See it and believe it
Mountain Home and Properties
Imagine walking through your finished home before it’s even been constructed.
Sound impossible? Well, thanks to modern, computer-assisted design software, seeing and experiencing a completed home is a very viable reality ” or at least a “virtual” one.
There are many computer-assisted design products on the consumer market today, with prices ranging from $20 for basic programs to nearly $500 for more advanced ones. Ideal for anyone with the desire (and time) to learn the software or anyone who simply likes being involved in home-design, this modern technology provides just that ” and more. According to Peggy Forney, a Leadville, CO resident with a passion for homebuilding, playing with her newest software purchase is like going for a ride in a super sleek, high-powered sports car. In short, it’s a whole lot of fun.
“The first time I used this, it felt like I had jumped behind the wheel of a Ferrari,” says Forney, who is referring to Better Homes and Gardens Home Designer Pro 7.0 made by software company Chief Architect (www.chiefarchitect.com). Before the most recent venture of designing her future residence, Forney had tried an older Chief Architect version, which she likens to a “Volkswagen.” The earlier edition enabled her to do very basic, shotgun-style floorplans.
“This newer program has the stability of the clunky, simple software, but the thing that’s different about this is that it’s a grade below what professionals use,” Forney says. “So for what it does and what they charge, it’s an amazing product.”
While Forney may feel like she’s sitting behind the wheel of a sporty ride, she and thousands of others are actually tinkering with such software programs while planted firmly in a chair, typically at home, in front of a computer. Without going anywhere to scout out ideas or shop for products, people can spend a few hours learning the software tutorials and then start the creative process. This can include anything from drawing 3-D blueprints of their home and yards/landscaping to making architectural and interior or exterior design renderings. Some programs even offer extensive home-decorating features, such as choosing furniture and window treatments from popular national chains and placing them within the virtual home for a completely finished look.
The technology is so detail-oriented that it typically includes lists of current brand-name products, available colors and current style numbers, so software users know exactly what they’ll get, and even where to get it. Better yet, many modern software programs feature tools that allow users to “walk” through the 3-D home, zoom in and out on various elements, and view the home from various vantage points, such as looking into the dining room from the kitchen, or viewing it from above.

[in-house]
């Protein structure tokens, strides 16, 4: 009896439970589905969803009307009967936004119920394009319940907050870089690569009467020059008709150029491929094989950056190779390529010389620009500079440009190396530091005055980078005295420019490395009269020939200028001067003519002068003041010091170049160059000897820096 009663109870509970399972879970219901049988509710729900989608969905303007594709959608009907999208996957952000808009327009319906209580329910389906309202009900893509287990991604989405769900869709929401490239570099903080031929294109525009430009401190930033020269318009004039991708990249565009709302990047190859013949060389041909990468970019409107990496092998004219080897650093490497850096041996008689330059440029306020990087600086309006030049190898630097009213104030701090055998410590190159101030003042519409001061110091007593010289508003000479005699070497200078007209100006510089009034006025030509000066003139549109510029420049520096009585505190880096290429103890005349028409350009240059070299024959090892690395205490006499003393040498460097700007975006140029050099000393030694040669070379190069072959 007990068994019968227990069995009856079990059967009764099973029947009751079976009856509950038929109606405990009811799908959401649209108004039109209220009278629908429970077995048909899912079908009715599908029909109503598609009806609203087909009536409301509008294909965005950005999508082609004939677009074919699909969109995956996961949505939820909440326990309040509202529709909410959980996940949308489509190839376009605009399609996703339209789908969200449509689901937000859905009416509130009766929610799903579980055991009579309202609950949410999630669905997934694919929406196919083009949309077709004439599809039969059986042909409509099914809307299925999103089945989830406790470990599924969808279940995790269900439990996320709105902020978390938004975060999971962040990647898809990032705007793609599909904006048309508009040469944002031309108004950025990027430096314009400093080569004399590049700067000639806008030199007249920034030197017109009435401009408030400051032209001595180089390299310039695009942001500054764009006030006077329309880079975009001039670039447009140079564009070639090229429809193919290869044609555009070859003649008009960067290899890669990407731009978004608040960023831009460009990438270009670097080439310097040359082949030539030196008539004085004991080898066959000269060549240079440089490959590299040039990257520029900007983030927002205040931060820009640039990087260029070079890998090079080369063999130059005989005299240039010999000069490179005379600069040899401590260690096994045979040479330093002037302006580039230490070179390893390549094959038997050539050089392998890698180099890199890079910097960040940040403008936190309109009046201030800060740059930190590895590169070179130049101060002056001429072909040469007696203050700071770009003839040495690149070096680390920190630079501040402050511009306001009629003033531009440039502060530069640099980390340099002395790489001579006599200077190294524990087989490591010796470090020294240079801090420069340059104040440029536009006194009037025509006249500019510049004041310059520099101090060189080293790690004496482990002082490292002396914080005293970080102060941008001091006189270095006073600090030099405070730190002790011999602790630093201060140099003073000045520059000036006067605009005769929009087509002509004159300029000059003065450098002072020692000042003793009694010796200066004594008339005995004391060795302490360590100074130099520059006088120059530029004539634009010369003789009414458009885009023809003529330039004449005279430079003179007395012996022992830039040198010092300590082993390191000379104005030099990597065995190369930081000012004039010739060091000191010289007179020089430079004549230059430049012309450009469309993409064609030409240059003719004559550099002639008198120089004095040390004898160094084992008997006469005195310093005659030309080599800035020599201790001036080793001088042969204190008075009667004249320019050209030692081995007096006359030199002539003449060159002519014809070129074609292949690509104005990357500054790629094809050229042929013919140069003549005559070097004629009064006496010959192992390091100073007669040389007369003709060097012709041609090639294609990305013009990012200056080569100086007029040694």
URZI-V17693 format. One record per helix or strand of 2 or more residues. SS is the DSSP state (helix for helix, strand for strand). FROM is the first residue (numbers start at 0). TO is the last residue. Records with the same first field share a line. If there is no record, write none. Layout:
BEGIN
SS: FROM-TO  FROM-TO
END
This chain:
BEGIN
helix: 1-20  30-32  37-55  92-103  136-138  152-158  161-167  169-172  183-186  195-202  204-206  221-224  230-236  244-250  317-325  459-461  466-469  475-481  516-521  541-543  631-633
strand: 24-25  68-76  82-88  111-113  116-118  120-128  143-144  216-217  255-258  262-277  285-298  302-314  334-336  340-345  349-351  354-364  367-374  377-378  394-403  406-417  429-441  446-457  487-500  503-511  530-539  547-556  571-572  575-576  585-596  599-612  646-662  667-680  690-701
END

“One of the biggest challenges in interior design is getting people to understand the 3-D space that they have,” says Tracey Egolf of the Breckenridge, CO-based Egolf Interiors (www.egolfinteriors.com). “It’s quite complex to design a building, but if these kinds of software programs are used as a tool to figure out how someone likes their furniture or how to work with their space, it can be very helpful. They’re going to be so much more informed when they go to an architect or interior designer, and it’s going to speed up the process and make it more straight-forward.”
In fact, Egolf encourages clients, who seem organized and enjoy being personally involved in the process, to research their design options using online tools, like Benjamin Moore’s Personal Color Viewer and Hunter Douglas’ imagine Design Center. In fact, even Egolf sometimes uses AutoCAD by Revit, a 3-D, professional-design program. However, she says that even with these high-tech tools, there’s unwavering value in “a good old pencil, paper and eraser.” What’s more, she says, “The thing I would caution against is that any of these things replace the services of an architect, because it takes a fair amount of knowledge to design a house. It’s quite complex.”
Given how easy these programs are to operate, and that the Internet has enabled many to embrace computer technology, design software sales are up. In fact, there was a direct correlation between when the Internet “took off” and demand for Chief Architect products, according to Scott Harris, Chief Architects’ vice president of sales and marketing. Since re-launching its home designer programs with Better Homes and Gardens in 2003, the company has seen 50 percent growth, year-over-year.
“The Internet is a key source in how people find us ” mainly using the term ‘home design software,'” he says. “Further, we see people use Amazon.com for product popularity and reviews to help them in their decision making.”
But it’s also word-of-mouth that’s promoting these programs and bringing new users on board. Forney has told others about the success with her software and why she prefers one brand. It’s not just about value and quality, but because there’s always someone, “a real person,” available at the help desk, she says. With so many companies turning to automated or online customer service, it’s this human interaction that’s become a big reason why she praises the program she’s picked.
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